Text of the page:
The finding can be explained in terms of neurological differences acroos the two genders. The number of brain cells which connect the right and left side of brain is four times higher in women as compared to men. Men rely easily and more heavily on their left brain to solve one problem one step at a time. Women, on the other hand, have more efficient access to both sides of their brain and therefore they can focus on more than one problem at one time and frequently prefer to solve problems through multiple activities at a time (Conner, 1999). Since the present research in consonance with the pertinent literature has found that right hemisphere is more involved in creativity, men's lower score on creativity was the expected outcome given their more reliance on left hemisphere and sequential approach to problem solving.

Limitations and Suggestions for Future Research

The present study has revealed a significant positive relationship between left handedness and creativity which appears to be counter intuitive given our cultural beliefs about the supremacy of right handedness and the value and efforts we put in teaching our children to be right handers. However, the cross-sectional design of the study does not allow us to make any causal inferences about the effect of handedness and creativity. The reliance on self-report, cross-sectional, perceptual measures constitutes another limitation of the present study. Self-report measures pose a threat of inflating the observed relationships spuriously on account of common method variance as an alternative explanation for the findings. The study also entails certain limitations in terms of its sample as it was limited to students of middle to secondary classes from English medium private sector schools. Consequently, the sample may not be a true representative of its corresponding population.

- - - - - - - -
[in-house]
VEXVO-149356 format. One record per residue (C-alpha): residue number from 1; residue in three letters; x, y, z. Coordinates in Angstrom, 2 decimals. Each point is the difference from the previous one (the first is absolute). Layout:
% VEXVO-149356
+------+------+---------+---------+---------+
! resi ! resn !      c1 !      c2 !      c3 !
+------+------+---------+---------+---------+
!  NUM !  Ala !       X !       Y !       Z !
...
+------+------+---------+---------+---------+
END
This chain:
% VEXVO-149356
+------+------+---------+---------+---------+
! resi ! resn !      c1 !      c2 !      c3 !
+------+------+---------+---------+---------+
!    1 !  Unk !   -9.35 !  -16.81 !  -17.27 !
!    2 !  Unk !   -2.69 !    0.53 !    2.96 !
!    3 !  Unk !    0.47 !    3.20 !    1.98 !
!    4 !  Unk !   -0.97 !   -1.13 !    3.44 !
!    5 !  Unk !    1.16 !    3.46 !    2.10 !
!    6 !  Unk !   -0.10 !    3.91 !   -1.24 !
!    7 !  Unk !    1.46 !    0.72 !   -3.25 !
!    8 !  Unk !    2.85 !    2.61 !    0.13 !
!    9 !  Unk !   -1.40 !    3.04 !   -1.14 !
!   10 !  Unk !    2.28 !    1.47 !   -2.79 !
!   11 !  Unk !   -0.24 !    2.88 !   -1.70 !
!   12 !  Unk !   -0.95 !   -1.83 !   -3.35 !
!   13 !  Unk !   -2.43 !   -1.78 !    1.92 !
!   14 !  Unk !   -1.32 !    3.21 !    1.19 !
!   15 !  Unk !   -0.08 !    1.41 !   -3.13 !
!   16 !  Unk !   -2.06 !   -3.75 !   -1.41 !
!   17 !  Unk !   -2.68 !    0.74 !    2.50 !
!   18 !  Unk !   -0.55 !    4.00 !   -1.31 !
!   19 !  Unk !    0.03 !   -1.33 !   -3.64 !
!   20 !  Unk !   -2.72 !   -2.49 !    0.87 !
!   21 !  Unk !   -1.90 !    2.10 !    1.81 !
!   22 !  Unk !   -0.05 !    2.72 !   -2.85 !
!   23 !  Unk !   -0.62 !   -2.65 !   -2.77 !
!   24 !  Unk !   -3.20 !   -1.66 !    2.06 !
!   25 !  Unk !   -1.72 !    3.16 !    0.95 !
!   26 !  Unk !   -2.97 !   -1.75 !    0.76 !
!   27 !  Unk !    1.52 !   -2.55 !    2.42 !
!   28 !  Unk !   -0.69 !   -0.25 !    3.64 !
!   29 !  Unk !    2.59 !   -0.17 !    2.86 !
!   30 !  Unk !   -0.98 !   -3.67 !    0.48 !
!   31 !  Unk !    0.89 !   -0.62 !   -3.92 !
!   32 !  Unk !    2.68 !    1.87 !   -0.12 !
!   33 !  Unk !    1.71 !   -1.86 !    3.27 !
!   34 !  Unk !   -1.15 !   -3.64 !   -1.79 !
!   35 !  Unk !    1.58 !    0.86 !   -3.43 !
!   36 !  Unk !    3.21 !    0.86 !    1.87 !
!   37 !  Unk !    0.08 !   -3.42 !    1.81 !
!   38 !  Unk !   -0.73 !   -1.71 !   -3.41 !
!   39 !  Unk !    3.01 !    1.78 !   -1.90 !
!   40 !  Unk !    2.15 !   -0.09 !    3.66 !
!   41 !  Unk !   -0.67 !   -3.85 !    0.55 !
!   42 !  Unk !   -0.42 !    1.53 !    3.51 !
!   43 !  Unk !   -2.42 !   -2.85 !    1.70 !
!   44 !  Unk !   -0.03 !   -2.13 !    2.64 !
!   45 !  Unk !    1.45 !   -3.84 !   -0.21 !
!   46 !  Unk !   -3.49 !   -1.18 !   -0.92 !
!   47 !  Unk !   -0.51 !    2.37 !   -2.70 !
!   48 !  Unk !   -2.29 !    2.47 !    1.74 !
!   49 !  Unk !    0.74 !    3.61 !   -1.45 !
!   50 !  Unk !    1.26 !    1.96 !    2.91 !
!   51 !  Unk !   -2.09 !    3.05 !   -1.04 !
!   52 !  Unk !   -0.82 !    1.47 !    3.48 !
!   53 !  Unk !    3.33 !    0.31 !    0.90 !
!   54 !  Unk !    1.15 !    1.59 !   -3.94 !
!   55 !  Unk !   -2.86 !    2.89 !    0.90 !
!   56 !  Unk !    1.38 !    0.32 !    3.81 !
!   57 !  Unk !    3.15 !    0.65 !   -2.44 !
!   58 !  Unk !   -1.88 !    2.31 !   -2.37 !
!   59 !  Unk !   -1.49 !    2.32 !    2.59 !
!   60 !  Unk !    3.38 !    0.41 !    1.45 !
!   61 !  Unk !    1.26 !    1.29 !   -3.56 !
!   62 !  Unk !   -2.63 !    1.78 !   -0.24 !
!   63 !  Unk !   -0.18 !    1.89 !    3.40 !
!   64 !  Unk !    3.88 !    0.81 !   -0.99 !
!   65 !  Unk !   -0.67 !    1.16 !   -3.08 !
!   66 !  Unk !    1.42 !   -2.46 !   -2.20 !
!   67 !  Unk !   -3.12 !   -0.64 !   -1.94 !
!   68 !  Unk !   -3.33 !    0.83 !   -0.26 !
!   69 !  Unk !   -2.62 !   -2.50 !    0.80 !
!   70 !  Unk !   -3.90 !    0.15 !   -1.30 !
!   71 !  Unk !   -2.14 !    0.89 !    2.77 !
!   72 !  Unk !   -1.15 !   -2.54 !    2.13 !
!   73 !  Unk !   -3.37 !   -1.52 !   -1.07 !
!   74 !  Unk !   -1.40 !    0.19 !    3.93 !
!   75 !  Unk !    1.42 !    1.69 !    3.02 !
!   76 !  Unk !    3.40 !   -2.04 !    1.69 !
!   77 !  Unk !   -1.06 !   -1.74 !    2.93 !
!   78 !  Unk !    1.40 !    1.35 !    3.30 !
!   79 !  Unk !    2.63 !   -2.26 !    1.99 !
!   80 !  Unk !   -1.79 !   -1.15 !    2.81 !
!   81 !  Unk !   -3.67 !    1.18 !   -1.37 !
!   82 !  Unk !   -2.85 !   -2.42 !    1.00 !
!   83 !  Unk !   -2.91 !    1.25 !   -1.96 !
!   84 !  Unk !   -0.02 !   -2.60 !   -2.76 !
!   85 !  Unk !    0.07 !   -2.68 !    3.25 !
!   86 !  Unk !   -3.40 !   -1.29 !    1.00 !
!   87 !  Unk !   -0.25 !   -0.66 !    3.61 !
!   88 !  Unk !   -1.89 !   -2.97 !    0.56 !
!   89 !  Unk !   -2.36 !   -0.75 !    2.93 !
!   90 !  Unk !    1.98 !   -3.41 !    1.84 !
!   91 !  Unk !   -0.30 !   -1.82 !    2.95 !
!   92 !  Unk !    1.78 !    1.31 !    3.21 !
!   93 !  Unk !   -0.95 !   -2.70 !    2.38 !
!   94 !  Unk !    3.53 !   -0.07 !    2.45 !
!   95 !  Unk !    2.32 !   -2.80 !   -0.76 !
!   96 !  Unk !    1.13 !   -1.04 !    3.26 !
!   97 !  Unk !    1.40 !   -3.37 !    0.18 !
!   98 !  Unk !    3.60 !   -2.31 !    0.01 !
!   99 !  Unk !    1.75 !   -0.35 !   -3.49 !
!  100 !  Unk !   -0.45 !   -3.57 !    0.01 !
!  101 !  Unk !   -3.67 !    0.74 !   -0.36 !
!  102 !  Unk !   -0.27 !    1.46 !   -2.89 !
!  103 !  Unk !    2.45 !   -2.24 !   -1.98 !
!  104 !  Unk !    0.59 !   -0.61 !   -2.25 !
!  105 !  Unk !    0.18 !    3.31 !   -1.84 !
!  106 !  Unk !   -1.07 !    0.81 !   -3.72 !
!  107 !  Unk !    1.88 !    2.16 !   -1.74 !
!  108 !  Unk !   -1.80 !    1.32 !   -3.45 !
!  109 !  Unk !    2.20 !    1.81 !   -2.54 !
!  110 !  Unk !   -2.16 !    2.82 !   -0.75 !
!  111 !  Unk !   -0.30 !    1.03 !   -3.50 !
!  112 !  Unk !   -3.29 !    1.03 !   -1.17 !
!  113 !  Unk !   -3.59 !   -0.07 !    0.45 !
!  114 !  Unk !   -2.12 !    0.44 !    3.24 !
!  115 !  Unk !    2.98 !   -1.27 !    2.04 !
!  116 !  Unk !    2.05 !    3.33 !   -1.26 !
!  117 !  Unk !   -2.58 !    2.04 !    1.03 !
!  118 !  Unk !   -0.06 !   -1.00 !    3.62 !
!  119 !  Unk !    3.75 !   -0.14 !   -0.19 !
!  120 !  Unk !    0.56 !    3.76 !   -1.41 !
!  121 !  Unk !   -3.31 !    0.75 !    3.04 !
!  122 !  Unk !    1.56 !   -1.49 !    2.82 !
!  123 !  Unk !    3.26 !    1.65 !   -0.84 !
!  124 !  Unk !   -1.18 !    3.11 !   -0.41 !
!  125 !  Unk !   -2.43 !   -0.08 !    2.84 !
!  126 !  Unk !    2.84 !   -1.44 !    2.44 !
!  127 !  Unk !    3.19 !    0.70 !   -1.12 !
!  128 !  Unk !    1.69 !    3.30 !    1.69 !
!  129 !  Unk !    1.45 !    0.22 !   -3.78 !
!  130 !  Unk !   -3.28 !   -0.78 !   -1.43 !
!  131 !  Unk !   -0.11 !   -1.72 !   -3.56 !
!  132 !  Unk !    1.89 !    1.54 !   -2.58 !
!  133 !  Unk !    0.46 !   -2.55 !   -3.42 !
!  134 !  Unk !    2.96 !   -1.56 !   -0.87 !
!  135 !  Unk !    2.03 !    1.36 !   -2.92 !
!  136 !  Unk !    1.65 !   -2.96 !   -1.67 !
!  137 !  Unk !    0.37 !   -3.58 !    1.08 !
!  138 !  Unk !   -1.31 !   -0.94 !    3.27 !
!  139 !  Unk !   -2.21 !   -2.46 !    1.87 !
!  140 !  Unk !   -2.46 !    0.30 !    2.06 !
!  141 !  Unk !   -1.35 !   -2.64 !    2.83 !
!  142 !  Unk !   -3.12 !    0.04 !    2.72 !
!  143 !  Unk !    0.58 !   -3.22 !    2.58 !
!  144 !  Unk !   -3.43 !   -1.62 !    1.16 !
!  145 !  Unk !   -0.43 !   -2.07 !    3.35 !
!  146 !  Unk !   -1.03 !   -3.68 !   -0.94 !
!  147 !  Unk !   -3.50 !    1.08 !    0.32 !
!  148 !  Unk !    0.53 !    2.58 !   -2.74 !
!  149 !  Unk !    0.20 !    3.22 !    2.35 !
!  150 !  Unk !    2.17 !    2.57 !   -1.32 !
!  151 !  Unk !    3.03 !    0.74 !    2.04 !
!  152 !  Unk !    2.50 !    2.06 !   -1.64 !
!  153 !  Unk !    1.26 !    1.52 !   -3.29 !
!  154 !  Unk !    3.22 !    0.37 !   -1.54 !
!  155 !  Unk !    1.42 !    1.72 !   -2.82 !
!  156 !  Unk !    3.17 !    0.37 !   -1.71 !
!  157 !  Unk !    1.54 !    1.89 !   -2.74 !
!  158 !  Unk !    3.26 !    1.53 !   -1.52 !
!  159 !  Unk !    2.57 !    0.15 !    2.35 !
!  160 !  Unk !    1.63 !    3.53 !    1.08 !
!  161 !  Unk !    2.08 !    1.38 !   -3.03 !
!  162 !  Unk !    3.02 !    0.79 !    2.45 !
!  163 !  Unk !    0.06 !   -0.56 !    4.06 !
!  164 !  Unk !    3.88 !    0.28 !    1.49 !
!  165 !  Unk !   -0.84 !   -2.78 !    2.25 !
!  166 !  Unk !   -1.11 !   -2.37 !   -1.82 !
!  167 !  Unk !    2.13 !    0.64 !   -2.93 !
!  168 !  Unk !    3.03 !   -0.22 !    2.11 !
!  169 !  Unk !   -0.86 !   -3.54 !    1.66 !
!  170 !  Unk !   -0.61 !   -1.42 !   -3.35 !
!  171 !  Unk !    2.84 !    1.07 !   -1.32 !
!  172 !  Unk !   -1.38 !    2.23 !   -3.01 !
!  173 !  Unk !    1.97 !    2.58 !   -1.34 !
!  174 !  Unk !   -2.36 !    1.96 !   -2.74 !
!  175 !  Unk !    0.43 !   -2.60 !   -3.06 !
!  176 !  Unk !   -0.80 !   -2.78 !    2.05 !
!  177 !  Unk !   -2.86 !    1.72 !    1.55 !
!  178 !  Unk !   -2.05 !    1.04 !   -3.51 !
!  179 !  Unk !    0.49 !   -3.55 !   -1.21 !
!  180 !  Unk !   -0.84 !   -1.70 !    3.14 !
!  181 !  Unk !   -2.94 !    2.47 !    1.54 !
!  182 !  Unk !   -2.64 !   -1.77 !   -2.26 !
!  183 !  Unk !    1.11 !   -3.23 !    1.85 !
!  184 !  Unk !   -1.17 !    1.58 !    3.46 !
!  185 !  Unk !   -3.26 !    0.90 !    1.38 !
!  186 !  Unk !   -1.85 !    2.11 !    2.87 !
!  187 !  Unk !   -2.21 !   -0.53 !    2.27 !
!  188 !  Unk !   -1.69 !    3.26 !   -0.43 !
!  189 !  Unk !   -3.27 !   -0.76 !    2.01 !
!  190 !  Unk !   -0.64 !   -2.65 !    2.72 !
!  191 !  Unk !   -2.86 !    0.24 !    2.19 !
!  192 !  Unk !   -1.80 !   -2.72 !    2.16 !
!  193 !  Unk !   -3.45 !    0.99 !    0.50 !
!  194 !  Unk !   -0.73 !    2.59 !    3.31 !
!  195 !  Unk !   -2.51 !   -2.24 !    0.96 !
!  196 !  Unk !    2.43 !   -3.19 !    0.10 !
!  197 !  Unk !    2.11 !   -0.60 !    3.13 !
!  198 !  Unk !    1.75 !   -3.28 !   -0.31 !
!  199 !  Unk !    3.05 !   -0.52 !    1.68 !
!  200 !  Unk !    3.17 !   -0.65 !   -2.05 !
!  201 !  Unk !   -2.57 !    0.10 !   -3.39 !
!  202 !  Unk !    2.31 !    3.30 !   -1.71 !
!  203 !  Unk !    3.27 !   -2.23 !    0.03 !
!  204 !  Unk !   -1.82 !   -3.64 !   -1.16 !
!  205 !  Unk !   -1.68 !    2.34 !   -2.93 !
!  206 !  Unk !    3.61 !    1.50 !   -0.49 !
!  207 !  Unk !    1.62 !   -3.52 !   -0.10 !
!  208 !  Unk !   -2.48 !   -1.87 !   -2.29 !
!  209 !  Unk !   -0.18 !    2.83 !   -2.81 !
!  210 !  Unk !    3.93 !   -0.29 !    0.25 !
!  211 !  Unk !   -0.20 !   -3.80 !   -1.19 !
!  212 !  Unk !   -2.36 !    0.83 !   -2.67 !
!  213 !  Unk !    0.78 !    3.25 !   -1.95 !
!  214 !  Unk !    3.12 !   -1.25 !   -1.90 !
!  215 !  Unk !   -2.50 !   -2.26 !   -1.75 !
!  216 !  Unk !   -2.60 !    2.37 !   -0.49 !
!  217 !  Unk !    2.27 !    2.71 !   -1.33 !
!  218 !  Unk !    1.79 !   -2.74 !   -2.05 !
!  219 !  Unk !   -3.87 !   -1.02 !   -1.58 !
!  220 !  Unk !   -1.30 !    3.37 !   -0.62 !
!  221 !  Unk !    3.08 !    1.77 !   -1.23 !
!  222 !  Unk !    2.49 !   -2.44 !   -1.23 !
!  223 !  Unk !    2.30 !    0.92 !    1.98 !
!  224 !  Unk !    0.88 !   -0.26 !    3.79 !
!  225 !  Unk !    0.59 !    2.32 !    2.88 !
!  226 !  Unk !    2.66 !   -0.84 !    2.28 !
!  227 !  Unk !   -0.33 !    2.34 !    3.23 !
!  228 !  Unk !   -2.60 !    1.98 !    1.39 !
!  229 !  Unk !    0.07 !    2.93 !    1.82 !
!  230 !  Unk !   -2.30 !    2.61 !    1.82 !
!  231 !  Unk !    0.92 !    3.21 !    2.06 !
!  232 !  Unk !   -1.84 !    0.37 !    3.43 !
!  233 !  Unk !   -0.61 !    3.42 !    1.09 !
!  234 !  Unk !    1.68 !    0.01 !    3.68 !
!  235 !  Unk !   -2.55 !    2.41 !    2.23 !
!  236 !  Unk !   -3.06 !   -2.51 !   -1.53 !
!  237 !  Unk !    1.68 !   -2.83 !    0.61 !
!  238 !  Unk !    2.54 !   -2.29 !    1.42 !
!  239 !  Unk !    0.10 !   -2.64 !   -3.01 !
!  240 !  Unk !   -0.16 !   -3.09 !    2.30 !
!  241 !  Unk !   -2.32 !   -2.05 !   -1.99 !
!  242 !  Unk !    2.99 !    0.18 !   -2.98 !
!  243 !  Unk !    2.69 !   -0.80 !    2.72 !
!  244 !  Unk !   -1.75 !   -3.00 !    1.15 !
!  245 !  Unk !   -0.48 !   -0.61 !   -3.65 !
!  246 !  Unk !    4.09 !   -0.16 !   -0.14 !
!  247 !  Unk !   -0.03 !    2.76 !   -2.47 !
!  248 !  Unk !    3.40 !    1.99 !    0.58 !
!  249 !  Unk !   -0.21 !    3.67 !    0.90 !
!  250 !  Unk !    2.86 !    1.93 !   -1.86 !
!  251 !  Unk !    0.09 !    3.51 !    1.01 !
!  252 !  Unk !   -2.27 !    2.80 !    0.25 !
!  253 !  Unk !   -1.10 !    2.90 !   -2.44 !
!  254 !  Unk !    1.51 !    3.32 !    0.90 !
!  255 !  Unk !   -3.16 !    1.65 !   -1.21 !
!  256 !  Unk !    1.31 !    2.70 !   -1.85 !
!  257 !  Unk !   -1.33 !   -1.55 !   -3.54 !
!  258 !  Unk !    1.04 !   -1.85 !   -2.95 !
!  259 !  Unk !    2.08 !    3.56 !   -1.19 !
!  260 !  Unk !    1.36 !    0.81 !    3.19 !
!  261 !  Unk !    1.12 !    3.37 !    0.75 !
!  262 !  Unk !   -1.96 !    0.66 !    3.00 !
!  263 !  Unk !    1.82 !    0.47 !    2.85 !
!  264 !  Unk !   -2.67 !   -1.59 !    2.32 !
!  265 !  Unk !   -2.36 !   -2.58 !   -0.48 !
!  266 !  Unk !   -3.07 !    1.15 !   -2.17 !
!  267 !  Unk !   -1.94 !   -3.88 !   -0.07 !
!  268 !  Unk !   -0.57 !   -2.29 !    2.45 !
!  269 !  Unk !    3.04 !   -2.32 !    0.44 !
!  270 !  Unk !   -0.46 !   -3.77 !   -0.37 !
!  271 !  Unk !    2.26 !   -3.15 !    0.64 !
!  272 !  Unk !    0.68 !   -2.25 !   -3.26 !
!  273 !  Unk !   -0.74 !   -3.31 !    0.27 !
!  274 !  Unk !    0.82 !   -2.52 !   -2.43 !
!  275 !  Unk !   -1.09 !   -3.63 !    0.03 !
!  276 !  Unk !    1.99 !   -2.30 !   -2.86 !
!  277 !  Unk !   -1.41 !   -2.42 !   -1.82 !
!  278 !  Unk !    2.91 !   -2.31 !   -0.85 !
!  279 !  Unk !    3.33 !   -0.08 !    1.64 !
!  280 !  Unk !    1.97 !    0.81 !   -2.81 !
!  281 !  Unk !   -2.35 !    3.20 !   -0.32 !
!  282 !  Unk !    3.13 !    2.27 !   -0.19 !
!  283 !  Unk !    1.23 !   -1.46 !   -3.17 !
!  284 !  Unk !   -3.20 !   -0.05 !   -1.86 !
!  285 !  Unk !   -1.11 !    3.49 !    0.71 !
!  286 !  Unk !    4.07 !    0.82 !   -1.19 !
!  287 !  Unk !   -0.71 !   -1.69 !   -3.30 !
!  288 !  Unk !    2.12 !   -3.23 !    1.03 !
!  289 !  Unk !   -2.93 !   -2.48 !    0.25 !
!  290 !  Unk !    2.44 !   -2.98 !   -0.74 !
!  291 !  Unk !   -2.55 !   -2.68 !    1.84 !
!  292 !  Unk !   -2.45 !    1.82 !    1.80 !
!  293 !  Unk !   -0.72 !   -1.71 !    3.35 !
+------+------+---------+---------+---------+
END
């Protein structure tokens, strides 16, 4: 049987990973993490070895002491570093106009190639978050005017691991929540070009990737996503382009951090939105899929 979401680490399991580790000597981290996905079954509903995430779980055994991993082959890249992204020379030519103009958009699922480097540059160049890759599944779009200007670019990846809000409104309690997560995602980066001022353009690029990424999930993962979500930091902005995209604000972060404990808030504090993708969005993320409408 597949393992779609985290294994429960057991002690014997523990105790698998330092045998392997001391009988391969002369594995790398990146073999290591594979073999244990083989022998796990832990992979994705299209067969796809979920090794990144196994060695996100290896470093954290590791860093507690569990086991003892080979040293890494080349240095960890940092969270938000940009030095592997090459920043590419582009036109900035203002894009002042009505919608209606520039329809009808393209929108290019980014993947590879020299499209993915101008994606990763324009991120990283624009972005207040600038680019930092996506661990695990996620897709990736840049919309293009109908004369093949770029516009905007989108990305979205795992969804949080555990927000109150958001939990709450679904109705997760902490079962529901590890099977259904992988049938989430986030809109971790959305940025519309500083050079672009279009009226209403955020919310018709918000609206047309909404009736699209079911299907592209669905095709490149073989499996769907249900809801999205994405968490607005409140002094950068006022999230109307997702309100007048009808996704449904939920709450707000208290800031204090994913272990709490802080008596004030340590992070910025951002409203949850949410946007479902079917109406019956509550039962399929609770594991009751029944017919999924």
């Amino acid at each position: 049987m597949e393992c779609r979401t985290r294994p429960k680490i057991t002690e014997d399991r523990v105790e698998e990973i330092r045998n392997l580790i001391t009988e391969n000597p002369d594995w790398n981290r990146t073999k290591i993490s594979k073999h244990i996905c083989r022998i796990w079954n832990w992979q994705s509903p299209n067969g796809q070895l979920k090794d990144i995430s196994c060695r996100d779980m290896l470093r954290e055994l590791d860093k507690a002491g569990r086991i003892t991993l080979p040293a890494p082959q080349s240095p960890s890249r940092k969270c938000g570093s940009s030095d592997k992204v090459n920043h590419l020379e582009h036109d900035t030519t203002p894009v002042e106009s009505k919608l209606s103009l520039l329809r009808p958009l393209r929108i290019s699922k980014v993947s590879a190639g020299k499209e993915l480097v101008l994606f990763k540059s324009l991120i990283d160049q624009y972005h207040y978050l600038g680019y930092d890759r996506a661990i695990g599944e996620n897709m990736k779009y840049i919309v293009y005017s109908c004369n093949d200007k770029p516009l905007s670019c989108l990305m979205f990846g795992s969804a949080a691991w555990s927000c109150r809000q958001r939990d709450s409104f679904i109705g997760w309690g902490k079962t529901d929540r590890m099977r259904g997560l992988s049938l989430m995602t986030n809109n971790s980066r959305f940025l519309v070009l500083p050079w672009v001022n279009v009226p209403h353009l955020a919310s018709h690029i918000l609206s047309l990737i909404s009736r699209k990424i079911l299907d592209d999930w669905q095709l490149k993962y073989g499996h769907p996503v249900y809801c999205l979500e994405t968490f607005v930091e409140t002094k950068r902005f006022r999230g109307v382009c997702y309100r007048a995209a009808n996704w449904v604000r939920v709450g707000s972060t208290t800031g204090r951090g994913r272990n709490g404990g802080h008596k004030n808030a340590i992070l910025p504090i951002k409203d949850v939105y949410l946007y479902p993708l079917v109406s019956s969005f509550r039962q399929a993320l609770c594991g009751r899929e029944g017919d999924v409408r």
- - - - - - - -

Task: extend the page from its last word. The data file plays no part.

The future research should investigate the role of intelligence as mediator of the relationship between creativity and handedness. Moreover, longitudinal designs should be employed to allow the causal interpretation of the hypothesized relationships. Neurological research can go a long way in disentangling the intricacies of relationship between handedness and creativity by providing not only the most conclusive evidence for the relationship of handedness and creativity but also the most plausible explanation for this relationship.


The present study corroborates the relative contribution of gender and handedness in relation to creativity suggesting the neurological differences in terms of brain lateralization and synoptic differences across the genders. The insight provided by the present study offers certain implications for our society which is primarily right handed dominated and where the creative endeavors of women are mostly undermined. A growing number of researchers have called for changes in the paradigm of how we view women and creativity, and the need for changes in the society that could facilitate the development of women. Women have made and continue to make, many creative contribution that are different from the creative accomplishments made by men, yet men's creative accomplishments seemed to be valued by the society.

The creative accomplishments of women are regarded by them as more modest, and do not reflect the types of creative productivity that results in awards, prizes, books, articles, art, patents, professional stature and financial gain (Reis, 1987; 1995; 1996; 1998). Nevertheless, the creativity of women is indispensible for the overall growth and prosperity of society.


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Ms. Sibgha Shakeel, Ms. Saba Ghayas and Mr. Adnan Adil, Department of Psychology University of Sargodha, Pakistan
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Publication:Journal of Gender and Social Issues
Article Type:Report
Geographic Code:9PAKI
Date:Jun 30, 2011